Table 2 Clinical outcomes
Fig. 1
figure 1

 A: a 48-year-old woman presented with open fracture in the right distal tibia and 6 × 5 cm skin loss.B: X-ray. C: emergency debridement and VSD drainage. D: removal of the infected fibula and surrounding soft tissue. E: filling of the osseous cavity with antibiotic-containing cement beads. F: postoperative X-ray. G: the wound after 2 weeks of treatment. H: fresh granulation tissue upon removal of the bone cement beads. I/J: autologous bone grafting using iliac bone, followed by coverage with bone cement sheet. K/L: granulation tissue over the bone graft upon removal of the bone cement sheet 2 and 3 weeks later, respectively. M: 2 months after skin grafting. N: X-ray at 3.5 months after the bone grafting

Fig. 2
figure 2

 A: a 52-year-old man presented with open fracture of the right distal tibia and a sinus tract for 1 years. B: X-ray showing bone defect in the metaphysis (red arrows). C: filling of the osseous cavity with antibiotic-containing cement beads. D: X-ray at 2 weeks later. E: fresh granulation tissue. F: autologous bone grafting using iliac bone. G: coverage with bone cement sheet. H: necrotic bone graft particles upon removal of the bone cement sheet at 17 days after bone grafting. I: necrotic bone graft particles at 1 month later. J/K: medial leg flap. L: X-ray at 15 months later. M/N:ankle dorsiflexion and the wound at 15 months later

Fig. 3
figure 3

 A: a 32-year-old man underwent open fracture of the left proximal tibia and wound infection after external fixation. B: after two debridements, the bone defect was 8 cm, with 2.5-cm distance between the amputated ends despite of shortening by 5.5 cm. C: X-ray at 2 months semi-open bone grafting and biplanar osteotomy. The proximal bone segment was moved 0.5 cm reversely to compress the bone graft end and the distal segment was lengthened by 6 cm to restore the length of the leg. D/E: preparation and implantation of cancellous bone graft granules from iliac bone mixed with 0.5-g vancomycin. F/G: coverage by bone cement sheet. H: fresh granulation tissue covered the bone graft at 2 months later. I/J: 4 and 6 months after bone grafting, respectively. K: X-ray at 7 months later

Discussion

Tibial fracture with infected bone and soft tissue defect are commonly treated with open bone grafting. Open cancellous bone grafting for infected bone defect was first reported by Papineau [18] in 1973. This is a 2- step procedure: completely debridement of the infection site first, followed by autologous cancellous bone grafting. In majority of the cases, bone graft is covered by granulation tissue after 2–3 weeks. Large wounds may require subsequent skin grafting. Huang et al. [19] improved the open cancellous bone grafting technique and combined the two steps into one. They treated 19 patients by performing open bone grafting immediately after debridement, and reported 6-month average time for fracture healing. This approach requires long period of hospitalization and is associated with nosocomial infection [14, 19].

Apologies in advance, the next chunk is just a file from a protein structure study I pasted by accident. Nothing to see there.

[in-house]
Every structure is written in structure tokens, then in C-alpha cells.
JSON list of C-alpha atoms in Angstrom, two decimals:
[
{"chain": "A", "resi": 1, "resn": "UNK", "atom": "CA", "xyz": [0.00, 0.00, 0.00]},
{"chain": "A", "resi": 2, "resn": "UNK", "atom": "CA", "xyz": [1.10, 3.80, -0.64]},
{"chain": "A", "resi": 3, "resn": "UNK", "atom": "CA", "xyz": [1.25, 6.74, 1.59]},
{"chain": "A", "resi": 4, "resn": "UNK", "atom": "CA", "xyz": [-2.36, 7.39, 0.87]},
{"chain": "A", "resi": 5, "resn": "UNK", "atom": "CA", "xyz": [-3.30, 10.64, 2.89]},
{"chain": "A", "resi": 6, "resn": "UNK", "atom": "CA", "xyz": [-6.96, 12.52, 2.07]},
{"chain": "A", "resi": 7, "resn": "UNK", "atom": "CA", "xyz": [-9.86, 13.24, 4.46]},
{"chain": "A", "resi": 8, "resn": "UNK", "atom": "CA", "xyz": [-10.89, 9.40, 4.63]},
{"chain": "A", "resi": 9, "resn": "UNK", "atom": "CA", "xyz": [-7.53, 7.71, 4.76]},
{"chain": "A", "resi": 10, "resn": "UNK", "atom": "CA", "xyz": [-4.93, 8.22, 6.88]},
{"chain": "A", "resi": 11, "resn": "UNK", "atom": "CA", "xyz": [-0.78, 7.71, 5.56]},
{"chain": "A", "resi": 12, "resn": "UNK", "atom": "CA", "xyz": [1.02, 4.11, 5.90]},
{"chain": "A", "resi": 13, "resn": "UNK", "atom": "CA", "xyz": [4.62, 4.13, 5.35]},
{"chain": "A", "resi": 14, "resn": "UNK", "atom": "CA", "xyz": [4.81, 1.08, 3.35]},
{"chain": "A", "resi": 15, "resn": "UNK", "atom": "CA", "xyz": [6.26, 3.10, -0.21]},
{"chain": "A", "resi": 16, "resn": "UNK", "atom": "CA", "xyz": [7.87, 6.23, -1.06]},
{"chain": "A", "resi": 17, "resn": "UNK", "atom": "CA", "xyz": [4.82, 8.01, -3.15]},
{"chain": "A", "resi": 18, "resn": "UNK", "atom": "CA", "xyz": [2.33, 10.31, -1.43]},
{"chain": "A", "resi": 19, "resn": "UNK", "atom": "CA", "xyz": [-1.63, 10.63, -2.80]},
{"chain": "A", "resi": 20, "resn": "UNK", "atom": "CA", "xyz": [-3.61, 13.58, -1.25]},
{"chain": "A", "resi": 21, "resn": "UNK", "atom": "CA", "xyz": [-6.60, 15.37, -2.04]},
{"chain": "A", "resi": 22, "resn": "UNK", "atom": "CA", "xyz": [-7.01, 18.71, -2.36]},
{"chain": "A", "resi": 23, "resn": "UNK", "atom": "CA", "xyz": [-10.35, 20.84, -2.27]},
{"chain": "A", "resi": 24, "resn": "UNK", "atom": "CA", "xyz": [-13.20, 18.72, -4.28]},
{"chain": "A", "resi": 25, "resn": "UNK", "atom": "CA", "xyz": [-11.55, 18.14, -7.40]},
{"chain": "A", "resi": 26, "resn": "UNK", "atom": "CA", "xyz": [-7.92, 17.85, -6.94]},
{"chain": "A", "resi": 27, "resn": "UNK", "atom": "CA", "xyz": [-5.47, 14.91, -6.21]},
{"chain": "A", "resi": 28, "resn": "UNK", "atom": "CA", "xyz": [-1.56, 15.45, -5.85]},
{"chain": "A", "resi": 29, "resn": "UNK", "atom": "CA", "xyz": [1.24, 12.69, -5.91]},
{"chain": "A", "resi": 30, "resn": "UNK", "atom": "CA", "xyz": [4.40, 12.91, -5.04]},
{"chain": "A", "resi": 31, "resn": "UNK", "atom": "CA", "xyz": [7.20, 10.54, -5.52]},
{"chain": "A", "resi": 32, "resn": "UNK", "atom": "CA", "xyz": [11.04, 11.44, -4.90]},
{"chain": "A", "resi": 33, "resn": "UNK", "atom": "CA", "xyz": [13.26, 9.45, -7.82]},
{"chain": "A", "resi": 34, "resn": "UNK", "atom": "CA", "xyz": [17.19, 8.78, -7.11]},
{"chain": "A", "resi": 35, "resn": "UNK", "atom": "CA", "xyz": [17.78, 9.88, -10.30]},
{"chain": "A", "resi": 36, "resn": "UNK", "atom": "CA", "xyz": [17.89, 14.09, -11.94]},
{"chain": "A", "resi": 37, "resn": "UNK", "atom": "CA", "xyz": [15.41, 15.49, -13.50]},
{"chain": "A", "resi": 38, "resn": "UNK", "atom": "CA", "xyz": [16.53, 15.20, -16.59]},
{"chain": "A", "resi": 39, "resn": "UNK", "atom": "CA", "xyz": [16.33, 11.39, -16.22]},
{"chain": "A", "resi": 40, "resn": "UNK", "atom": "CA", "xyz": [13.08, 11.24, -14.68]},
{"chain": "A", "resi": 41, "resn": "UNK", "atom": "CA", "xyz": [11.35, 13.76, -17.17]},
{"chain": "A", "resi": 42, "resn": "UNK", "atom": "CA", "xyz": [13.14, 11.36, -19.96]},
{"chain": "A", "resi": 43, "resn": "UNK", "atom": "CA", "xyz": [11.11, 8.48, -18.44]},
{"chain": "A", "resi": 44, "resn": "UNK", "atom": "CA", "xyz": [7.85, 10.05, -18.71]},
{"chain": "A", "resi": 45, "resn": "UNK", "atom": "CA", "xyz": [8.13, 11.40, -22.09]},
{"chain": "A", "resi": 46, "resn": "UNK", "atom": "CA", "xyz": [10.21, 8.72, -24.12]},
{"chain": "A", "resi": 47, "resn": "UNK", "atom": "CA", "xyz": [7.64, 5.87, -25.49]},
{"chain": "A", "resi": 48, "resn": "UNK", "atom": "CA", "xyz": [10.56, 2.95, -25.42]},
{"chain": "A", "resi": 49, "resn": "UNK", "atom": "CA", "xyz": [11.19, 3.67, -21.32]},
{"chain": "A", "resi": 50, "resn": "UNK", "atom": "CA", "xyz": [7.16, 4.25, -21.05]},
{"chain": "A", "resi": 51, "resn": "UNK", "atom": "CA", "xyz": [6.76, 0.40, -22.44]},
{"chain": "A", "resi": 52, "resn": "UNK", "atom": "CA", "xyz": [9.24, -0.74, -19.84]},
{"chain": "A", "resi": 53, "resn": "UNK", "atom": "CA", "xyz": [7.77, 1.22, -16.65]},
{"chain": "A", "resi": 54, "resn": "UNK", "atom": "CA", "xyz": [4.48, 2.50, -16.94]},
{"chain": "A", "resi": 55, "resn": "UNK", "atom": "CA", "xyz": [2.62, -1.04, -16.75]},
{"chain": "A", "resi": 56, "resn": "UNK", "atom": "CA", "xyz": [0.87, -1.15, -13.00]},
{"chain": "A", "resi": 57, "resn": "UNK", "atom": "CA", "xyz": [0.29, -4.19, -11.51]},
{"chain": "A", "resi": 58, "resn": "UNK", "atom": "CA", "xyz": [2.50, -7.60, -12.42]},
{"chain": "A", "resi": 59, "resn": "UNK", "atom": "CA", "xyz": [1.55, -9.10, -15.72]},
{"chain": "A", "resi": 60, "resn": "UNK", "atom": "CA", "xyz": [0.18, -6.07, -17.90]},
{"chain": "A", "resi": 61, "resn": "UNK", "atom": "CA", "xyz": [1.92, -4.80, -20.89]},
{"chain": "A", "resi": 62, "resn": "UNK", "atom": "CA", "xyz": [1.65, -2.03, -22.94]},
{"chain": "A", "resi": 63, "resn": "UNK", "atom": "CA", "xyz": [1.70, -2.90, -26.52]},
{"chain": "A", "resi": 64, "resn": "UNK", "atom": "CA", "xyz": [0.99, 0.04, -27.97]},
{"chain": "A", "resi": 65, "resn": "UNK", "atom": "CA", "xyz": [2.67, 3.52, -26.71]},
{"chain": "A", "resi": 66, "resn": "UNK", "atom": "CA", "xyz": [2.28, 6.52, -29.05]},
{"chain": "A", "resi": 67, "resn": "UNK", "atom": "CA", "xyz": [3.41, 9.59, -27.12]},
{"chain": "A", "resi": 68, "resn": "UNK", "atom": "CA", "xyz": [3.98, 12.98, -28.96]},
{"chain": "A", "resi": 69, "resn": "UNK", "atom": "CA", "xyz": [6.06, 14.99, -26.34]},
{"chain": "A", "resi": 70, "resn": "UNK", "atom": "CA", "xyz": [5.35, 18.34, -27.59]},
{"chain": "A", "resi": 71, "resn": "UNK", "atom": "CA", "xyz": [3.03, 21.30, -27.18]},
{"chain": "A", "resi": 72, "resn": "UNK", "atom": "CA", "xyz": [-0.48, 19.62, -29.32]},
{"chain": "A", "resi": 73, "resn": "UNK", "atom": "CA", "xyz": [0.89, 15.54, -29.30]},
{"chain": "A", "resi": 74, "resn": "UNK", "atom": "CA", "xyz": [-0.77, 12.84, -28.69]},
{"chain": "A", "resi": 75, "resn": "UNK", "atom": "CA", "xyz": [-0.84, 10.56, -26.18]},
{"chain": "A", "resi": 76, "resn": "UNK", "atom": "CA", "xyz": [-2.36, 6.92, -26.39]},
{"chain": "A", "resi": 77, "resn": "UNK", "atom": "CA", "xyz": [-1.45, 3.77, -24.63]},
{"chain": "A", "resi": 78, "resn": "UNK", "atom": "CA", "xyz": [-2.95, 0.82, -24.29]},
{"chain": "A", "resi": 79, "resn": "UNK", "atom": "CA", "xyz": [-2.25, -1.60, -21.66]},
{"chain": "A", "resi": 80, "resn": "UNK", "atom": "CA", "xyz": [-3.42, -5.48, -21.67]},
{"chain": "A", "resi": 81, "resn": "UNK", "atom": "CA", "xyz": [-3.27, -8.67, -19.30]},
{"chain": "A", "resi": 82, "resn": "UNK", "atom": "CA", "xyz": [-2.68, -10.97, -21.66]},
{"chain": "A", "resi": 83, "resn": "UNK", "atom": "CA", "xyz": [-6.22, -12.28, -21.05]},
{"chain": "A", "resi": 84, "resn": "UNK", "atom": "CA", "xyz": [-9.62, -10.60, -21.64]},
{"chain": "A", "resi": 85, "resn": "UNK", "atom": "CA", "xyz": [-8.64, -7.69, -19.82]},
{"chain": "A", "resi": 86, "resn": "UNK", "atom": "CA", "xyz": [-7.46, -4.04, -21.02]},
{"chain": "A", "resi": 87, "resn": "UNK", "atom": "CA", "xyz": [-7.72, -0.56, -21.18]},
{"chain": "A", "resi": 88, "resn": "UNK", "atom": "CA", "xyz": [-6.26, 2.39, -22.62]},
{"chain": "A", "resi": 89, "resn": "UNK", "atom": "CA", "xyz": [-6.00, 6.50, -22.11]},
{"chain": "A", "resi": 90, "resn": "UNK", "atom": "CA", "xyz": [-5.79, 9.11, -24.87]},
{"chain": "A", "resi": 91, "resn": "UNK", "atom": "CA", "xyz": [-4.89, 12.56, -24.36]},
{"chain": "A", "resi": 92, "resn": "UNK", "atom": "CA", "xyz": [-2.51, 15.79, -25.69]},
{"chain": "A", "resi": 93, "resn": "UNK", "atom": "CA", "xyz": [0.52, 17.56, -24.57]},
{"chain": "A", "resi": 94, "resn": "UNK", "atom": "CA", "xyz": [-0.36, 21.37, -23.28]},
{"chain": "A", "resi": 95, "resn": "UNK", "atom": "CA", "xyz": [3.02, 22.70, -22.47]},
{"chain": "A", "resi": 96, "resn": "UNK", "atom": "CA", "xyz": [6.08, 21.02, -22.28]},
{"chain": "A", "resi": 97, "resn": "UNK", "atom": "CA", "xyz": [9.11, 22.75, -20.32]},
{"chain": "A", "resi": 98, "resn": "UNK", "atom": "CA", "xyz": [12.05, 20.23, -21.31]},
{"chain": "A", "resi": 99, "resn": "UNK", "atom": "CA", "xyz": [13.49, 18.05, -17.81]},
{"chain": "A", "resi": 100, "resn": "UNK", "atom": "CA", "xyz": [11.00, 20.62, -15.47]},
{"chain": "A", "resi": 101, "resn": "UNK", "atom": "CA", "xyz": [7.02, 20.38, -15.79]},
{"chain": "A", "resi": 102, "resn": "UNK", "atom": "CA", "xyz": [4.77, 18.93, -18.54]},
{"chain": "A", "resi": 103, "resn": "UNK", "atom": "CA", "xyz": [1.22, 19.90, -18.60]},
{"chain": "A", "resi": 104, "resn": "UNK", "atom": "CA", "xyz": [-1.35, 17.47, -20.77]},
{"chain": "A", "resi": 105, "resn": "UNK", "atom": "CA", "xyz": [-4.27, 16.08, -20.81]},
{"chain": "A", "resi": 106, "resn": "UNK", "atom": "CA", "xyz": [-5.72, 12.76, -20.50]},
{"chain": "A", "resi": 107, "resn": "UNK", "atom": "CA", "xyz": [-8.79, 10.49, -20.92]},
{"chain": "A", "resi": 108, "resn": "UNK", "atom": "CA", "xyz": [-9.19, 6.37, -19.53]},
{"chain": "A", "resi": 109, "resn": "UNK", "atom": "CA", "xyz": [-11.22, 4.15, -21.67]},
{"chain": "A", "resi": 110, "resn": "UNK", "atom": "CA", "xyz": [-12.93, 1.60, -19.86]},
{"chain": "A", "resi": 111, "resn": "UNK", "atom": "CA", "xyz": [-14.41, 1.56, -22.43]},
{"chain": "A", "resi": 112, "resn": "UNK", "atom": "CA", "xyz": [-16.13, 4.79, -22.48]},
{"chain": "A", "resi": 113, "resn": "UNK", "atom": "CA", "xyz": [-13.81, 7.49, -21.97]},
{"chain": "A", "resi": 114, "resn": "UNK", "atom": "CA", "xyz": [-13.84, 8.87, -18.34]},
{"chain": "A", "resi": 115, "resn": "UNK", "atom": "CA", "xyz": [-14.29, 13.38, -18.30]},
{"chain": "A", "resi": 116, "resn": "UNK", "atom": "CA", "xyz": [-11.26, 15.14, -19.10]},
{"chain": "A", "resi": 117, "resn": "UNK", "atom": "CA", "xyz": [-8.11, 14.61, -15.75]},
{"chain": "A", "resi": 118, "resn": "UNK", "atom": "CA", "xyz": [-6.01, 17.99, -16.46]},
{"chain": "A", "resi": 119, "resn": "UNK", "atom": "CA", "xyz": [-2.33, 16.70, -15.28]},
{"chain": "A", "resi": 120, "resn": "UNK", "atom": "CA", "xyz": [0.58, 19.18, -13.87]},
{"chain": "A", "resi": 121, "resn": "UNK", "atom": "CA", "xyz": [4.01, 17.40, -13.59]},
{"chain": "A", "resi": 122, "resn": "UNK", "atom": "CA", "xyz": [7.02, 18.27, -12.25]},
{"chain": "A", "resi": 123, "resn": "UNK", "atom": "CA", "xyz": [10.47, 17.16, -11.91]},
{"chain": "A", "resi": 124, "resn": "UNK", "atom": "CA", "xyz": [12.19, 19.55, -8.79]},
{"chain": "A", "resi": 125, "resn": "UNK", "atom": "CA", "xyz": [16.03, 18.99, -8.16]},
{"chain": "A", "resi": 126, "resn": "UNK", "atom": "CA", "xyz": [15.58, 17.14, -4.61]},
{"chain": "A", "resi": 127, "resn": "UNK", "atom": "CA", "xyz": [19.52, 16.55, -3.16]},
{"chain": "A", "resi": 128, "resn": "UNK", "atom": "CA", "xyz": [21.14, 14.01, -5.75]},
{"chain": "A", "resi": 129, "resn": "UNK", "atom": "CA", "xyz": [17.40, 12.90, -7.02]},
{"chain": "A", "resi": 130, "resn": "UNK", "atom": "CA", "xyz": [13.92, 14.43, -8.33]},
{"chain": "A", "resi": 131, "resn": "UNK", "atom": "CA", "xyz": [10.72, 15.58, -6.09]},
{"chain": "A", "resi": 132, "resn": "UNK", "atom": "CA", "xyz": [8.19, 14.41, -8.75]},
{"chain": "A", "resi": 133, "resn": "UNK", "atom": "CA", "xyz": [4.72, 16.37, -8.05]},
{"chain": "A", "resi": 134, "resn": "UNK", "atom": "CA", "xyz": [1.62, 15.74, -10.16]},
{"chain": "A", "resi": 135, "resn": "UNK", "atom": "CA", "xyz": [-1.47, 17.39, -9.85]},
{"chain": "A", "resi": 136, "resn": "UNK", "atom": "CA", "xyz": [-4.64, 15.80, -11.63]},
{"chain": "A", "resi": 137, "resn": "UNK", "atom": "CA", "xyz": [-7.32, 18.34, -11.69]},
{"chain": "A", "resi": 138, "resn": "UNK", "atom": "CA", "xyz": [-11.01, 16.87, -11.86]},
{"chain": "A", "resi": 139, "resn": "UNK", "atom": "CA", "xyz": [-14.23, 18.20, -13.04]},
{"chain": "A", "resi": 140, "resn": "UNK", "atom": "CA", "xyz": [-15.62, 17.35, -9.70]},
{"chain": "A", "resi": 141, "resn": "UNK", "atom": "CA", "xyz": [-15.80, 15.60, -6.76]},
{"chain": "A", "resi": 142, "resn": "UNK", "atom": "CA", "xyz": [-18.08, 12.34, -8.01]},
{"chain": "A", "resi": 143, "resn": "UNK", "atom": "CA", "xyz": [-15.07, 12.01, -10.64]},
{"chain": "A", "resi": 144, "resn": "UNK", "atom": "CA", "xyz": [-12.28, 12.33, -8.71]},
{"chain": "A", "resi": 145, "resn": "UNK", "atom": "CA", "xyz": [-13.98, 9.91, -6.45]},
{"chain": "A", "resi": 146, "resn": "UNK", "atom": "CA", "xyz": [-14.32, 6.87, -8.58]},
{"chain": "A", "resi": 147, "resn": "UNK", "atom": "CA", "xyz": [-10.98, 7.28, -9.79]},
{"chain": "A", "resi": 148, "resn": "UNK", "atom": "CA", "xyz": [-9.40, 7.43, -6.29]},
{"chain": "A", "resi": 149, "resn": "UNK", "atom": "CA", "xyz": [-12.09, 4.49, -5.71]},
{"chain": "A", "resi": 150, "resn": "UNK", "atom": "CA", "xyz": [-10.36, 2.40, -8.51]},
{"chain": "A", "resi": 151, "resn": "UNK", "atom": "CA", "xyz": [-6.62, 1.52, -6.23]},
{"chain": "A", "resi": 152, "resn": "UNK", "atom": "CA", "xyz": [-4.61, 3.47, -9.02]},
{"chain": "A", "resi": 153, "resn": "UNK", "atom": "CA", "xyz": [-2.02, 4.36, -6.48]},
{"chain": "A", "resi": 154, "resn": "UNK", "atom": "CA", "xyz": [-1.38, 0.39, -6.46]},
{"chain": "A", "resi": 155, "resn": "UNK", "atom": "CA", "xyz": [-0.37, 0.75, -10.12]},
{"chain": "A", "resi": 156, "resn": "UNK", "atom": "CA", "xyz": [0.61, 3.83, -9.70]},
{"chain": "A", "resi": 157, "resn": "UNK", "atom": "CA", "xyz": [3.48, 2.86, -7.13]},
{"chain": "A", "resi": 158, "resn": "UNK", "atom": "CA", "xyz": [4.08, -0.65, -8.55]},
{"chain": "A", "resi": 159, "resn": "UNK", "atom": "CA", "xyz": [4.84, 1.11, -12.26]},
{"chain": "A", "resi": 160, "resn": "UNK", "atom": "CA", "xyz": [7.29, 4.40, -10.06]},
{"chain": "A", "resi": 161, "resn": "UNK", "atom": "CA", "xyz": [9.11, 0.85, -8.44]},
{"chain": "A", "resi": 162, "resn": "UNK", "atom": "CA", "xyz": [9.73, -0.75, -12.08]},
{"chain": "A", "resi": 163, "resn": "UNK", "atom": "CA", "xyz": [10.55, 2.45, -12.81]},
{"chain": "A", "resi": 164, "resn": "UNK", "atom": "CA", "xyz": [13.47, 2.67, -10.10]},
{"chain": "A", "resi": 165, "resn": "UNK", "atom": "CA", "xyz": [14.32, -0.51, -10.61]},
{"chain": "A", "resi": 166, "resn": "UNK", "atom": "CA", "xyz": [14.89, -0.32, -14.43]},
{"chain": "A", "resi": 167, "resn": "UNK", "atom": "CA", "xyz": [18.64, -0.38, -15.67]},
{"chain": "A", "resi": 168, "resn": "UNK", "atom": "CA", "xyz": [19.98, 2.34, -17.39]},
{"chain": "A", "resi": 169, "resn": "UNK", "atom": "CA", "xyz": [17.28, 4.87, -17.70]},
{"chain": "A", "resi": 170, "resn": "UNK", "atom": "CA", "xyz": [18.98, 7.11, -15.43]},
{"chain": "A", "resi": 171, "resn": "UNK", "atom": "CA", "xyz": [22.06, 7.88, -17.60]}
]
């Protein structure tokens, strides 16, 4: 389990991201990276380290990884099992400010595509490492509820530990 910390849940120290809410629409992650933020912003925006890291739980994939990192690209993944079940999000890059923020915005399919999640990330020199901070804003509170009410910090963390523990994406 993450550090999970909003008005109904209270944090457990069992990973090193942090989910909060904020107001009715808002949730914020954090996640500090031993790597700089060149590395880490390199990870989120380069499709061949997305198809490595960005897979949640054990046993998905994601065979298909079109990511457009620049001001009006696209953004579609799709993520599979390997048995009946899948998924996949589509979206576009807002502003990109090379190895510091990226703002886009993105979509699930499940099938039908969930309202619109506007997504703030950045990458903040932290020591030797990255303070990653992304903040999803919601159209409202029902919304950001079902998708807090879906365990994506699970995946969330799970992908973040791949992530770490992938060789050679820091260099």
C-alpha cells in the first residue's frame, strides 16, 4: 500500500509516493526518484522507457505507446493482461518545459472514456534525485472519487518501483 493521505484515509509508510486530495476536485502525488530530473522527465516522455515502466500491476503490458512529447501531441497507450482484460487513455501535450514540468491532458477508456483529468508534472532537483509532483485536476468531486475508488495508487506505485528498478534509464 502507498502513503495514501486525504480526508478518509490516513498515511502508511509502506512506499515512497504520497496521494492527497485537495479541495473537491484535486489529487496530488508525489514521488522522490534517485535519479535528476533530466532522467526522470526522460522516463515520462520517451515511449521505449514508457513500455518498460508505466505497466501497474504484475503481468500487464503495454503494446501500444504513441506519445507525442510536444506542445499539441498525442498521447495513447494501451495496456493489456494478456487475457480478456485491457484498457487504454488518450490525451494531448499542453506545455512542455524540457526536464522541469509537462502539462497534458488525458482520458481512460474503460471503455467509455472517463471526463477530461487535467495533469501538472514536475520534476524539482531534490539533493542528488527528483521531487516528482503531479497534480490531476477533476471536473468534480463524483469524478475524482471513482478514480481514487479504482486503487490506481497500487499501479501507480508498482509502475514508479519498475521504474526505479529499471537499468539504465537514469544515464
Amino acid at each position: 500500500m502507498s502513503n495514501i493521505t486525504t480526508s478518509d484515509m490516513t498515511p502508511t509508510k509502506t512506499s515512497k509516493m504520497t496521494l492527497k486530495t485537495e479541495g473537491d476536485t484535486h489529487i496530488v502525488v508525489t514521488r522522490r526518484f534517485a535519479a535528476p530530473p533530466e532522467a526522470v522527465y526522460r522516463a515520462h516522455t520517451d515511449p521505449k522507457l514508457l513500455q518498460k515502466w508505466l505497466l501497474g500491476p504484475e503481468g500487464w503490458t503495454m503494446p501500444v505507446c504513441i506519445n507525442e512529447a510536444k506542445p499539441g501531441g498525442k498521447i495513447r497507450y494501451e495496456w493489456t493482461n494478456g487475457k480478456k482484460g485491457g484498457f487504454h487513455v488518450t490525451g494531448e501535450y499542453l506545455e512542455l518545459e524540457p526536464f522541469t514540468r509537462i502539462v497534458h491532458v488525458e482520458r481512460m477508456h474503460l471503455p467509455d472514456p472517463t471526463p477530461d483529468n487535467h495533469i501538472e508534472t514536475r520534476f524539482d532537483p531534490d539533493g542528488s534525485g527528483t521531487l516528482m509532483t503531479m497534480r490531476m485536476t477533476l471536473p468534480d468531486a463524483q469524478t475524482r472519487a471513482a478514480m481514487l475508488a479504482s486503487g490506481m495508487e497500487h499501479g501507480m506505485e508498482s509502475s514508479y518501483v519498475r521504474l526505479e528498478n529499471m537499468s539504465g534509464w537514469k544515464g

In 1994, Ueng and Shih [14]reported semi-open bone grafting (using meshed porcine skin) in 13 patients with tibial fracture with bone and soft tissue defect, and reported a mean wound healing time of 3 months and average healing time of bone defect of 6.5 months. BCS-T in the current study is an alternative semi-open bone grafting. The cement sheet allows for adequate wound drainage. We observed rapid decrease in exudation within 1 week. The requirement for frequent wound dressing was reduced substantially versus open bone grafting. Previous studies showed that the antibiotics released from the cement sheet could achieve high concentration at the site of infection, and more importantly, could penetrate the biological membrane and dense bone cortex [5, 2021]. For conventional open bone grafting, antibiotics must be given for 4–10 weeks [6, 2223]. In the current study, satisfactory outcomes were achieved with systemic use of antibiotics for only 2 weeks, supporting the utility of BCS-T.

VSD for open bone grafting promotes wound drainage and reduce bacterial infection from ambient environment [6]. More importantly, VSD promotes blood flow to the site of infection and thus could expedite the healing process. For these reasons, VSD has been increasingly used to treat tibial fracture with infected bone and soft tissue defect. The results from the current study showed comparable outcome between patients managed with BCS-T versus VSD, including the time of complete coverage of the bone defect with granulation tissue, wound healing time and bone defect healing time. But the covering material cost was significantly reduced in the BCS-T group, compared with VSD group ( average 5542 yuan) due to average number of changes about 4.2 for VSD. Considering the procedural simplicity and reduced materials cost, these findings support the use of BCS-T as a viable alternative to VSD.